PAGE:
The SSH protocol keeps track of two shared secrets during the lifetime of the session. One of them is called `secret_hash` and the other `session_id`. Initially, both of them are the same, but after key re-exchange, previous `session_id` is kept and used as an input to new `secret_hash`. Historically, both of these buffers had shared length variable, which worked as long as these buffers were same. But the key re-exchange operation can also change the key exchange method, which can be based on hash of different size, eventually creating `secret_hash` of different size than the `session_id` has. This becomes an issue when the `session_id` memory is zeroized or when it is used again during second key re-exchange.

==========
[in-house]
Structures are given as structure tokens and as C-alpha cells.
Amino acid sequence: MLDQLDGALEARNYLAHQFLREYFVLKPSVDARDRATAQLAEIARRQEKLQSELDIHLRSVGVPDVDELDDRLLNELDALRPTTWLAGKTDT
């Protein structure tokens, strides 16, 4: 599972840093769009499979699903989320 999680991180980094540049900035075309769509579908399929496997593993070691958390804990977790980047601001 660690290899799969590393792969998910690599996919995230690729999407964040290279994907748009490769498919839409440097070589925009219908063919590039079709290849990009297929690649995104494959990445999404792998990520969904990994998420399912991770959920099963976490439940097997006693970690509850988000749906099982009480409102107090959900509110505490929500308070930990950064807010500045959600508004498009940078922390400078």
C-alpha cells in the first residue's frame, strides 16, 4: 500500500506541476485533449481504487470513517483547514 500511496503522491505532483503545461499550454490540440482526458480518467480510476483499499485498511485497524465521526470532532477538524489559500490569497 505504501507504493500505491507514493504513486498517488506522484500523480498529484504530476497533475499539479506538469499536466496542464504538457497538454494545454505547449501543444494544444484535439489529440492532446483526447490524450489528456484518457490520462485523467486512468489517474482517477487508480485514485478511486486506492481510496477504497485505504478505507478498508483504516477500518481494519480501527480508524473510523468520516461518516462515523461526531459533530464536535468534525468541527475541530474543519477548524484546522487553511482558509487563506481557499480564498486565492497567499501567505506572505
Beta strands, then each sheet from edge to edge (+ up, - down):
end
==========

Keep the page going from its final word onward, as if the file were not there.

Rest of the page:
Created libssh tracking bugs for this issue:
Affects: epel-7 [bug 1998139]
Affects: fedora-all [bug 1998135]
Created libssh2 tracking bugs for this issue:
Affects: epel-8 [bug 1998140]
Affects: fedora-all [bug 1998136]
Created mingw-libssh2 tracking bugs for this issue:
Affects: fedora-all [bug 1998137]
Embargo lifted, patch attached, analysis has been completed resolving..
This issue has been addressed in the following products:
Red Hat Enterprise Linux 8
Via RHSA-2022:2031 https://access.redhat.com/errata/RHSA-2022:2031